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Essential Roasted Tomatillo-Serrano Salsa

(recipe, Rick Bayless)

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Though most initiates to Mexican cooking probably start with a recipe for tomato salsa, I'd encourage this tomatillo one as a first foray. Besides being clearly authentic, it's easier: Ripe tomatillos are easier to find than ripe tomatoes; tomatillos don't get peeled; they give a salsa a consistently lovely thickness; and they come out a better texture than tomatoes when chopped in the blender or food processor. For a salsa that's the quintessence of freshness and spiciness, make the recipe that follows with just a half pound of raw tomatillos, roughly chop them, then coarsely purée them in a blender or food processor with all the rest of the ingredients (left raw), and add a tablespoon or two of water (it should be the consistency of a relish or fresh chutney). Clearly, this all-raw version is very quick to make, but you need to enjoy it within an hour or so.


  1. 1 lb. tomatillos (about 10 to 12 medium), husked and rinsed
  2. Fresh serrano chiles (roughly 5), to taste (about 1 ounce total)
  3. 2 large garlic cloves, unpeeled
  4. 1 small white onion, finely chopped (about 4 ounces)
  5. ¼ cup loosely packed and roughly chopped cilantro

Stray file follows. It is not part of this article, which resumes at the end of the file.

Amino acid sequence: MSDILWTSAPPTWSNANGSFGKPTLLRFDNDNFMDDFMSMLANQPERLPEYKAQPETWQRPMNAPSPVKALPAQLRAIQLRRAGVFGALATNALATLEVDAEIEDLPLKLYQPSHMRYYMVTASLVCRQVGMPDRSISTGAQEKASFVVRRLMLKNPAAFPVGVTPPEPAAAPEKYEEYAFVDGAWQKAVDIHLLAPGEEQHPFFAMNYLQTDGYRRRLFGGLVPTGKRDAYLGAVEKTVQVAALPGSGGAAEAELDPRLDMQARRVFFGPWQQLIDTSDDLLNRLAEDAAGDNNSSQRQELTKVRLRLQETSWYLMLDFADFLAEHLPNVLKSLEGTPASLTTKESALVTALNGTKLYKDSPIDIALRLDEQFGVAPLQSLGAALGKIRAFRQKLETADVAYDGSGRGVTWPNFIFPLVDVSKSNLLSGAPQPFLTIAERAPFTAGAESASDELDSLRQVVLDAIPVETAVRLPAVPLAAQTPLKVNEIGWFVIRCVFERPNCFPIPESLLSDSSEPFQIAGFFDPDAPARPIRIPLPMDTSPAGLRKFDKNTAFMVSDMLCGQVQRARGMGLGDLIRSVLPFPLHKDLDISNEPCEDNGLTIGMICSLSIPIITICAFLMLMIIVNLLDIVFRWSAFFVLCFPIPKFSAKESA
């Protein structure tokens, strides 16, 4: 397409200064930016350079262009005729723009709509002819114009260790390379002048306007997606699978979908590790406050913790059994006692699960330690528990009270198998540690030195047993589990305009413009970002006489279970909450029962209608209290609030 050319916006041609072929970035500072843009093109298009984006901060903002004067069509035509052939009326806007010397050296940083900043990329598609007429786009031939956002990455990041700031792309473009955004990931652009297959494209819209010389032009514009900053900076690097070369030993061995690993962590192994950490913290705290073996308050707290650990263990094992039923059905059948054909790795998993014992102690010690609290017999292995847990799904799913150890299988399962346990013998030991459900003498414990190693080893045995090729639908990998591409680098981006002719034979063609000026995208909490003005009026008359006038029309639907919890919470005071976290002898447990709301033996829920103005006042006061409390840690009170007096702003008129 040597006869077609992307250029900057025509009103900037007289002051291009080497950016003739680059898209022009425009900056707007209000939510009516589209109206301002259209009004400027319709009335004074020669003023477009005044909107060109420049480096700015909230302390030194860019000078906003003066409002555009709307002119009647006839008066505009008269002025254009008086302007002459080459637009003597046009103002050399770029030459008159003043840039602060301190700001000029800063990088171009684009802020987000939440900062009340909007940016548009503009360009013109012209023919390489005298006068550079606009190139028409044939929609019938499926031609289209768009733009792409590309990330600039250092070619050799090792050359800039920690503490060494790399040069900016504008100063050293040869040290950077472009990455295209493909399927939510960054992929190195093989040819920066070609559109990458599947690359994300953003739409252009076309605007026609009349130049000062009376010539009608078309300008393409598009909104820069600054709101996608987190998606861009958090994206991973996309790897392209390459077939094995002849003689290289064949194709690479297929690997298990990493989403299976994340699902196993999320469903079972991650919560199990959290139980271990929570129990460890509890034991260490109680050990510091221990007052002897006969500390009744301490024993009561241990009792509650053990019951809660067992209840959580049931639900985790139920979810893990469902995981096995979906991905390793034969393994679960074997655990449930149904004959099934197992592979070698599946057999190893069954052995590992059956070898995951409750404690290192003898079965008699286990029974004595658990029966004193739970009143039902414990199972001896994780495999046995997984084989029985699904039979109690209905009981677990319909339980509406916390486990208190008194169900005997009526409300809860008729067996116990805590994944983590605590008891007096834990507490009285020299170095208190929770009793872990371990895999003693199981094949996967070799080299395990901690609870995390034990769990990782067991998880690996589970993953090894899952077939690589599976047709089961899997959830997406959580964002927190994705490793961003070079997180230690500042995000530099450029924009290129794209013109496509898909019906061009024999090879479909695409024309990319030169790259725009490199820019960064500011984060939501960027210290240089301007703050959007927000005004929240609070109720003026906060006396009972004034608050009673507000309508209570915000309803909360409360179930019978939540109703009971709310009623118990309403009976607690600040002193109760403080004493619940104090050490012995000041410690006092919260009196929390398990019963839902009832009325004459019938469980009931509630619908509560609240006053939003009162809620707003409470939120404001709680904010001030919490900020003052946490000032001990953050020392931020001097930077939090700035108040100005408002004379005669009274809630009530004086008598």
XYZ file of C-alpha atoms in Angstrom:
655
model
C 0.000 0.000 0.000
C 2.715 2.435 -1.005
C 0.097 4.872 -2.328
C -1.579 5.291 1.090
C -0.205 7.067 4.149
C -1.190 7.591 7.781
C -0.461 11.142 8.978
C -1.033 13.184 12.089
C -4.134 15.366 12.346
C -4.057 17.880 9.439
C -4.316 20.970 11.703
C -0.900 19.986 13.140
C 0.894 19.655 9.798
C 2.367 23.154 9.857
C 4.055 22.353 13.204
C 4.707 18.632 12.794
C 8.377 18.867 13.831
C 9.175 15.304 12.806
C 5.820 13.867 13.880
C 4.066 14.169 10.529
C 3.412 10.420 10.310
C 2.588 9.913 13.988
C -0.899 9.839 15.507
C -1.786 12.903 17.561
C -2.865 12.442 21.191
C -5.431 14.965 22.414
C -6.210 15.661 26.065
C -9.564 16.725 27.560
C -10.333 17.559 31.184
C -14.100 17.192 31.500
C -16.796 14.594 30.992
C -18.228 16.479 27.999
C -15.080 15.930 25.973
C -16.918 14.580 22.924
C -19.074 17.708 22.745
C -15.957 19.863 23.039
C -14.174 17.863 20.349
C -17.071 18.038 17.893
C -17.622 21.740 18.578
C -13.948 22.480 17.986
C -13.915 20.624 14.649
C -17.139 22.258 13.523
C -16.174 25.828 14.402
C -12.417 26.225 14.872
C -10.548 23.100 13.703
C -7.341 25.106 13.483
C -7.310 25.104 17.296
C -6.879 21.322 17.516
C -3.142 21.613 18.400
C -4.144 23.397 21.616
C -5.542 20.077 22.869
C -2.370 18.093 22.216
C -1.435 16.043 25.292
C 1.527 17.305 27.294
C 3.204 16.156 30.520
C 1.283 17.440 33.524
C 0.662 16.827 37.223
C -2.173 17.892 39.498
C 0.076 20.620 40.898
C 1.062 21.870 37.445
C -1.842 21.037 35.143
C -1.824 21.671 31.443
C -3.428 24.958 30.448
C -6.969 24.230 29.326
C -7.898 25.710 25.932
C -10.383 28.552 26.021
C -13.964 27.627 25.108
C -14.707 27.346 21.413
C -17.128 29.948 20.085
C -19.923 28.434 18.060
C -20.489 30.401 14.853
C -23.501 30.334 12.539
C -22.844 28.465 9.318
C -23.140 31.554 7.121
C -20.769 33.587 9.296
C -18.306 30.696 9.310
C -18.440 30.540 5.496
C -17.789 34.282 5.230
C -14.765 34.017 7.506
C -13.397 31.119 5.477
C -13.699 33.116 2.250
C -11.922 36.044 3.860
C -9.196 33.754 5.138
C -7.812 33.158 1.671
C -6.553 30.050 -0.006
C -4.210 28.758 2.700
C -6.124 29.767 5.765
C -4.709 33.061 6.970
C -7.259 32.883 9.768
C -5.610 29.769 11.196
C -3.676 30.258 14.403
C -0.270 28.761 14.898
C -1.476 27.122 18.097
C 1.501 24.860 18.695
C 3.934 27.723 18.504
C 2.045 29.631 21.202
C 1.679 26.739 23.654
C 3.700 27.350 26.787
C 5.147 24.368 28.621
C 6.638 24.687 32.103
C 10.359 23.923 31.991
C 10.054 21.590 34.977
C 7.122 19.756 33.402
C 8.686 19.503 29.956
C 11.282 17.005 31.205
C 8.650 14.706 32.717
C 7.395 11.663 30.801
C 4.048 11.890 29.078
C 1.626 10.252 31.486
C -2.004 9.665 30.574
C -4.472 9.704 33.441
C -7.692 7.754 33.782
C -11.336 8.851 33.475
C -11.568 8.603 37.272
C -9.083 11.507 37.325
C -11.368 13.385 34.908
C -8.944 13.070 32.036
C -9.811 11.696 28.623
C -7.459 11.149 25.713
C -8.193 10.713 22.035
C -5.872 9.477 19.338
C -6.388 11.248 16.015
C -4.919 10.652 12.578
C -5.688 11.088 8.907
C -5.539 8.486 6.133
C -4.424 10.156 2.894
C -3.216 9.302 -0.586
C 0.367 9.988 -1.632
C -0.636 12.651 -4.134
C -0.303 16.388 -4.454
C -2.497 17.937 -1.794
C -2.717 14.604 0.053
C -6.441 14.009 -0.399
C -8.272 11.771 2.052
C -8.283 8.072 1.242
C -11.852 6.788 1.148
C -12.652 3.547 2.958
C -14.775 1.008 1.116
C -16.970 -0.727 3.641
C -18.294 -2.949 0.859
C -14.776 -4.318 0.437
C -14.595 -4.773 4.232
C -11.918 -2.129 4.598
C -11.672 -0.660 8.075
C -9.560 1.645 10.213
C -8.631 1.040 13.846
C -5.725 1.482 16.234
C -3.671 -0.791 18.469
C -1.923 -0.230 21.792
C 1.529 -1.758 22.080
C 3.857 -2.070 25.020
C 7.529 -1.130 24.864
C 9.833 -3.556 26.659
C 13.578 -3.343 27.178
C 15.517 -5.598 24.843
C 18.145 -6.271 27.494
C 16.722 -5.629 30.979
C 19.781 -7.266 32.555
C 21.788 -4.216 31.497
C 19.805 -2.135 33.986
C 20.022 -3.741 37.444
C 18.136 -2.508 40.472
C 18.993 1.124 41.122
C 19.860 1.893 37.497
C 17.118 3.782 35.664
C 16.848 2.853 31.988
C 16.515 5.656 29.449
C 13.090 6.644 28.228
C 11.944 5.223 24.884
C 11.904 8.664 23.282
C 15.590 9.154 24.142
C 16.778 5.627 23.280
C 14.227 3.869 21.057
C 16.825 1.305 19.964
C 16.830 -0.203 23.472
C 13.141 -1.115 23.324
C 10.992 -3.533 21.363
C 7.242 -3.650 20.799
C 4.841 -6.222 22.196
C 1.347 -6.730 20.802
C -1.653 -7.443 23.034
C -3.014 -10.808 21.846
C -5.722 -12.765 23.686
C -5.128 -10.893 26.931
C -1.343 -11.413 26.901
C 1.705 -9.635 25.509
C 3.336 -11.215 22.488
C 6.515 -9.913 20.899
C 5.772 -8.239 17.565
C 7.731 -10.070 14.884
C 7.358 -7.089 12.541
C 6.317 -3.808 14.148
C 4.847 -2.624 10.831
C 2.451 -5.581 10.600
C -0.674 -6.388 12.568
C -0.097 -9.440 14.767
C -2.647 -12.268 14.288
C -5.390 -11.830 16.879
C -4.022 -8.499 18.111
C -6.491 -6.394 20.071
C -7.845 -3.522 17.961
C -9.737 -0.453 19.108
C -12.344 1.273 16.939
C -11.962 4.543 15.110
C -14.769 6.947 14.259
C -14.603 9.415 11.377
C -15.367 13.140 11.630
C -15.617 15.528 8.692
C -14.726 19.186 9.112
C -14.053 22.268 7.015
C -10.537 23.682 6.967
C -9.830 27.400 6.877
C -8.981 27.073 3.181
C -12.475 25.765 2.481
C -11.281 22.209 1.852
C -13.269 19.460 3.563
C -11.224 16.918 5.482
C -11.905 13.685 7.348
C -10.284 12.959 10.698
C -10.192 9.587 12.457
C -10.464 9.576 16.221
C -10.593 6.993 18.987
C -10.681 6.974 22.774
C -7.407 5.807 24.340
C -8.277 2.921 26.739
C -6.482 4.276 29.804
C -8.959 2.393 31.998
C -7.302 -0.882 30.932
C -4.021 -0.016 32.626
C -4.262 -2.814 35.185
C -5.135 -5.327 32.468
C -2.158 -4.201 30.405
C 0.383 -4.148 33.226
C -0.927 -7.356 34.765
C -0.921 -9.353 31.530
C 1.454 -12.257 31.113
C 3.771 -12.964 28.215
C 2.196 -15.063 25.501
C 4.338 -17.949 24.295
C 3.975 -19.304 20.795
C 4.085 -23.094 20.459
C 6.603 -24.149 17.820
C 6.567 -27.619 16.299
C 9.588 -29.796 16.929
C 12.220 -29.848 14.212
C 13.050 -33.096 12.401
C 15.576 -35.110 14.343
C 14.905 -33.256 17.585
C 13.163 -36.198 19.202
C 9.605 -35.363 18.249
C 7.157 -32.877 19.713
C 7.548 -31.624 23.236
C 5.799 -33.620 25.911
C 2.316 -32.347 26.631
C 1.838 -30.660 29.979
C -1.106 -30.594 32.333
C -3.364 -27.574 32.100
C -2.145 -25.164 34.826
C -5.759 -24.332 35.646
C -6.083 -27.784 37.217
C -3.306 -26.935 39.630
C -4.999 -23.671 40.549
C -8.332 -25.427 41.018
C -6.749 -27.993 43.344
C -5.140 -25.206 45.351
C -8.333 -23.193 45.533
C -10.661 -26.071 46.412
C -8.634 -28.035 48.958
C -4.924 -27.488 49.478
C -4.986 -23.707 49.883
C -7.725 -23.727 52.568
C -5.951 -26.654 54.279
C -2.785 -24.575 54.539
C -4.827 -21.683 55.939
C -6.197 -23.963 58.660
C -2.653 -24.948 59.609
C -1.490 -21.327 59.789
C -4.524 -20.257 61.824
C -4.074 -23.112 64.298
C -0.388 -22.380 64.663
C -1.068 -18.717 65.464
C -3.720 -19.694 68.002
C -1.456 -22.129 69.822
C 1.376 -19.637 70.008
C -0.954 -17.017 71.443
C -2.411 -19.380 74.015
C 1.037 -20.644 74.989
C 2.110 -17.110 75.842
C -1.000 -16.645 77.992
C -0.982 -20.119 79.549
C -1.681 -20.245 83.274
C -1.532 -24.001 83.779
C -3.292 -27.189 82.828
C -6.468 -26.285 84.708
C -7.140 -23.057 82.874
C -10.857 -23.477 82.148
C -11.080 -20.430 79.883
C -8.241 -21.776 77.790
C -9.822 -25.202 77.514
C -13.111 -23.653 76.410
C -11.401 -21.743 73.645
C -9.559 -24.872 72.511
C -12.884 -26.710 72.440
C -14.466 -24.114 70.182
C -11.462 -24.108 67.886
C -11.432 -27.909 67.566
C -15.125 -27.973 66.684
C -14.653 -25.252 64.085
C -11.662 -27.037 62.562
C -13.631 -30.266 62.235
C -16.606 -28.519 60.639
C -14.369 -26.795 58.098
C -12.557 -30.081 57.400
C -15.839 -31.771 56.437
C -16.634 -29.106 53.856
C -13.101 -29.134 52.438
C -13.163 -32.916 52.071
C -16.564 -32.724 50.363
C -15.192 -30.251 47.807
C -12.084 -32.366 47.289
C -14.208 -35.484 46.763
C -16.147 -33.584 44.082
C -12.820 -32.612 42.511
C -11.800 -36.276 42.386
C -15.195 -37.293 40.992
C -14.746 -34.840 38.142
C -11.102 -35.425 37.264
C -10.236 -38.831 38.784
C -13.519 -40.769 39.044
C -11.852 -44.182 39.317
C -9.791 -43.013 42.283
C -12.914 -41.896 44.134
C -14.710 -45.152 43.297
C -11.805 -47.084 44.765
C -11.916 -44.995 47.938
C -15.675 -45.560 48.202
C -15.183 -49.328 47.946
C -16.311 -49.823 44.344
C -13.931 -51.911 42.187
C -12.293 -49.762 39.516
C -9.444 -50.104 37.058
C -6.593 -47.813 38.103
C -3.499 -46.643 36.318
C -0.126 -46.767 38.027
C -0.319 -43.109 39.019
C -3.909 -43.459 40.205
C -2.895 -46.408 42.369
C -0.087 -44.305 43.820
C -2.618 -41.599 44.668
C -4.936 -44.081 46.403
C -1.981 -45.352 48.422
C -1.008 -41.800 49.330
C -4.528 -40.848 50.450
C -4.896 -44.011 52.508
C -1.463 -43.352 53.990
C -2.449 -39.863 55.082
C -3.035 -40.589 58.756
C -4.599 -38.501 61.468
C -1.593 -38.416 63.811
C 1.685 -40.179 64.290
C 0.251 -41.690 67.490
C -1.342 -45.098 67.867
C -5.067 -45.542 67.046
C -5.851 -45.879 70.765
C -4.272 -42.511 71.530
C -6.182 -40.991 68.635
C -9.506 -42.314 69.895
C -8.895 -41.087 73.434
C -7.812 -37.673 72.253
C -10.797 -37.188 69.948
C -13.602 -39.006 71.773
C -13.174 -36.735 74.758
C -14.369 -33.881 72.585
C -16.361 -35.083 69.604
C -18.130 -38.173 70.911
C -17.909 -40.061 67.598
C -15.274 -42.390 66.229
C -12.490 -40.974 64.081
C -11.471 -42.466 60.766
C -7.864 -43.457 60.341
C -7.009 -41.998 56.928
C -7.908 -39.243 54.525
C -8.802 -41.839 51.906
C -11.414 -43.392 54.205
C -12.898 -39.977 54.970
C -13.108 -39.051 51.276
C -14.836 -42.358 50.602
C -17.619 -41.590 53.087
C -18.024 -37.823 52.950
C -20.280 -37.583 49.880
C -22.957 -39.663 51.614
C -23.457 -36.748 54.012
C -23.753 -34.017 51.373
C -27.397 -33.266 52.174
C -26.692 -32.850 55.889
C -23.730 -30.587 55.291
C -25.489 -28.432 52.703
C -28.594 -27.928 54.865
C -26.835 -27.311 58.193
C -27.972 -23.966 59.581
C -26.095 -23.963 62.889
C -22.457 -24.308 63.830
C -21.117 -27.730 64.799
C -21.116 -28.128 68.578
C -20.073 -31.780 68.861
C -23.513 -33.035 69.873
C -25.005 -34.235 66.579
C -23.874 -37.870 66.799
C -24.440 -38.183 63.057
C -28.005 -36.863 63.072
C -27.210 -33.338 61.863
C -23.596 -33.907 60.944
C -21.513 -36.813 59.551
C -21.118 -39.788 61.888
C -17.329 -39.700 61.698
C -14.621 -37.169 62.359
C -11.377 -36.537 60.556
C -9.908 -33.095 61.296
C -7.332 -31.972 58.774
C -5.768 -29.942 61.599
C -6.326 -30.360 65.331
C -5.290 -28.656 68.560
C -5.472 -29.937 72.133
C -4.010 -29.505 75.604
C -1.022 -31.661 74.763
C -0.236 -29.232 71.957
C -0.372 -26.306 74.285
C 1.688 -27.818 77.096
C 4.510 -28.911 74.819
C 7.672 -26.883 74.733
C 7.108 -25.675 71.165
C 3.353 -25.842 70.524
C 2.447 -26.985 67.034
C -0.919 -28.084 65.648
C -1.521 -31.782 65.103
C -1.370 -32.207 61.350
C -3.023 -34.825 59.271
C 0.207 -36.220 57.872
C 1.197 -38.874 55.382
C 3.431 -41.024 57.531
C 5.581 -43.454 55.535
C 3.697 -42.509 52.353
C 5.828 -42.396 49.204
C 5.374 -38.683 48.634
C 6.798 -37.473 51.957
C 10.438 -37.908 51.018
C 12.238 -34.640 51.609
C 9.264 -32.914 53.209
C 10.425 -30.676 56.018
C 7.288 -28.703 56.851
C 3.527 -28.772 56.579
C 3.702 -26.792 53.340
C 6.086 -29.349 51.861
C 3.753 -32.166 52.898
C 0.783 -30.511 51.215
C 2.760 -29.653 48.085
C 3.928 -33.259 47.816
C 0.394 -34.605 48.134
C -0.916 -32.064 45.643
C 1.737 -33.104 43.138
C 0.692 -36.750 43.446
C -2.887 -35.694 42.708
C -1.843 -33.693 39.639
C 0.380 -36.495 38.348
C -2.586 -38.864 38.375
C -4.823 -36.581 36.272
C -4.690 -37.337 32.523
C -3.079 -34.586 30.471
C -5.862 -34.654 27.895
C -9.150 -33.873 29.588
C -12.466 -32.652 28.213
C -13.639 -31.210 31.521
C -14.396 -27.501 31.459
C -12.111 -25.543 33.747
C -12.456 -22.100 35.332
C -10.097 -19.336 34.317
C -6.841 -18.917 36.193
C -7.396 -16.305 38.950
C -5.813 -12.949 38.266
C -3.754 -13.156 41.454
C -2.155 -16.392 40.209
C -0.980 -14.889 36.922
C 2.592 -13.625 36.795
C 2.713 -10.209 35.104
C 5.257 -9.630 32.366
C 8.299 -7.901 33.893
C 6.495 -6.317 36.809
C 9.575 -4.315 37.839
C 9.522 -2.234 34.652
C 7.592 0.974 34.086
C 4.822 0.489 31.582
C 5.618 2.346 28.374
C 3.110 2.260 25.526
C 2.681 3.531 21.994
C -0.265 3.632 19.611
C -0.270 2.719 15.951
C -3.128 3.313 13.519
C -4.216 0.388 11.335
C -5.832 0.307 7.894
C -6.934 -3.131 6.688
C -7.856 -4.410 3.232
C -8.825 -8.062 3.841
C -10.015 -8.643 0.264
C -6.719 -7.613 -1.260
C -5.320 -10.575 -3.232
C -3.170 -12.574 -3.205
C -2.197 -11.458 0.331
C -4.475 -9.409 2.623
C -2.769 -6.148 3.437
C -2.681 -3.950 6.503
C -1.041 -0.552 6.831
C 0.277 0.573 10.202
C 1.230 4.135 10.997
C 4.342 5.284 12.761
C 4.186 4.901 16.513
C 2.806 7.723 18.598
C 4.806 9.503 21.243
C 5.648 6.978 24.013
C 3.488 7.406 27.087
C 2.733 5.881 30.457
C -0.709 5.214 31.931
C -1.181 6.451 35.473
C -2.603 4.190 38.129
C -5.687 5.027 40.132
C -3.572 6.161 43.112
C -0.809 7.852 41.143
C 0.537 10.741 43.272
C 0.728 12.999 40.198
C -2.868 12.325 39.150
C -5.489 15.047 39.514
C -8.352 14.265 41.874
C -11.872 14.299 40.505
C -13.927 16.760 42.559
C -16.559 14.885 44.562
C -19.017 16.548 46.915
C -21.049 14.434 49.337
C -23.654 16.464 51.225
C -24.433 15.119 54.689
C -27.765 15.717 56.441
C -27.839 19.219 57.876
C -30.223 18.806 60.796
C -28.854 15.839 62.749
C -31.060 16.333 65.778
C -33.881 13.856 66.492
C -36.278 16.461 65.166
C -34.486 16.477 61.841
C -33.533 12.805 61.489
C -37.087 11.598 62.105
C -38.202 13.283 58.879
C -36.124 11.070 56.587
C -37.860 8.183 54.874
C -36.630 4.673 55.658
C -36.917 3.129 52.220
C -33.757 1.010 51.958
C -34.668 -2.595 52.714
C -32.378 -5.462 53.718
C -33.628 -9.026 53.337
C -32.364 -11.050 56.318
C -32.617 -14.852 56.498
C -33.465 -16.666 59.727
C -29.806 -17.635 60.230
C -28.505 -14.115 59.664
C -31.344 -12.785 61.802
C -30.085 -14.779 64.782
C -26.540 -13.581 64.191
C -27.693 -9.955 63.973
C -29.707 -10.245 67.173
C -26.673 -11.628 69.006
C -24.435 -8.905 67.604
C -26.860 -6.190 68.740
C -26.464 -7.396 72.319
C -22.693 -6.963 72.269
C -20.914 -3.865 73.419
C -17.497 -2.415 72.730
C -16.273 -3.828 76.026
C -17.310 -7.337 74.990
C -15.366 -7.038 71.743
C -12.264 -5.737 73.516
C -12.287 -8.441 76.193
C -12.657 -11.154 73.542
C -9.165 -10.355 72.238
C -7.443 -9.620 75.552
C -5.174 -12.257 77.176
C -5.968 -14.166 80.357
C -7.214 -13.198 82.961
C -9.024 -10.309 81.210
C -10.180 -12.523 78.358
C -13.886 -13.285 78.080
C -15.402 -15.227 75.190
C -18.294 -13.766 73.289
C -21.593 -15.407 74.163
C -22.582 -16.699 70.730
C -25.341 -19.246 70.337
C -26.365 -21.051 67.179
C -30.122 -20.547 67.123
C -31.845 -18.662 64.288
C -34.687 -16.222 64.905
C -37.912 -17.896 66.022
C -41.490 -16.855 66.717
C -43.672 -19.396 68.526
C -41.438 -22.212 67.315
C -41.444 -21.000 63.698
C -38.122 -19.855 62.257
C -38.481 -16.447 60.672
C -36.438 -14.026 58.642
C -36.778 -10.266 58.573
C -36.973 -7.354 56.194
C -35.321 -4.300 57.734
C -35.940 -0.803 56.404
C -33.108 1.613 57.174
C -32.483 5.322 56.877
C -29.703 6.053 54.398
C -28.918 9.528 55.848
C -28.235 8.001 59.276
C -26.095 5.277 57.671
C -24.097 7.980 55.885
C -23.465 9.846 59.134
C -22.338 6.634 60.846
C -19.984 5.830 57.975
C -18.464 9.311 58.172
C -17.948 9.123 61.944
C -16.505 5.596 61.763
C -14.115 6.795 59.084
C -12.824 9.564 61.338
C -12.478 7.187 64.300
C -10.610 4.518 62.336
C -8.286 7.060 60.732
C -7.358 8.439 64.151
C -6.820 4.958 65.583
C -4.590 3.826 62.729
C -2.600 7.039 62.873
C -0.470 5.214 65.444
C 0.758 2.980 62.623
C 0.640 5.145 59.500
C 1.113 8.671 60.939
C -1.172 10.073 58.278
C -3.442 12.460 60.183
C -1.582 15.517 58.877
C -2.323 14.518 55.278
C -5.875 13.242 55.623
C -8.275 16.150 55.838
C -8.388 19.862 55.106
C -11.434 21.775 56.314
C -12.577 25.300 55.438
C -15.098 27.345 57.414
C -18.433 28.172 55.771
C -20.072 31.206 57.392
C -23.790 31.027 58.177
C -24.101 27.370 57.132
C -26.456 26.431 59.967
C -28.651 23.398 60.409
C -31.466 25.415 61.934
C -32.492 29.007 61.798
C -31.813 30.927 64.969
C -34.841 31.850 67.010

6. Salt (about 1 generous teaspoon)
  7. Sugar (about 1 scant teaspoon, if needed)


  1. Roast the key ingredients: Lay the tomatillos on a baking sheet and place 4 inches below a very hot broiler. When the tomatillos blister, blacken, and soften on one side, about 5 minutes, turn them over and roast on the other side. Cool completely on the baking sheet.
  2. Roast the chiles and garlic on an ungreased griddle or heavy skillet over medium heat, turning occasionally, until blackened in spots and soft, 5 to 10 minutes for the chiles, about 15 minutes for the garlic. Cool, then pull the stems from the chiles and peel the garlic.
  3. Make the purée: Scrape the roasted tomatillos (and any juices that have accumulated around them) into a food processor or blender, along with the roasted chiles and garlic. Pulse the machine until everything is reduced to a rather coarse-textured purée — the unctuously soft tomatillos will provide body for all the chunky bits of chiles and garlic.
  4. Scrape the salsa into a serving bowl, then stir in between ¼ and ½ cup water, to give the sauce an easily spoonable consistency. Scoop the onion into a strainer, rinse under cold water, shake off the excess, and stir into the salsa, along with the cilantro. Taste and season with salt and a little sugar.


This salsa should be eaten with several hours after you've added the onion and cilantro, though you can make the purée a day or more ahead. Fresh jalapeños can replace the serranos. Culinate editor's note: To turn this salsa into a sauce for enchiladas, sauté the onion in a bit of oil until soft and golden on the edges, then add to the tomatillo purée. Pour the purée into a saucepan, thin with vegetable or chicken broth (1 to 2 cups), and cook for about 10 minutes, until thickened. Stir in the cilantro and season to taste; omit the water.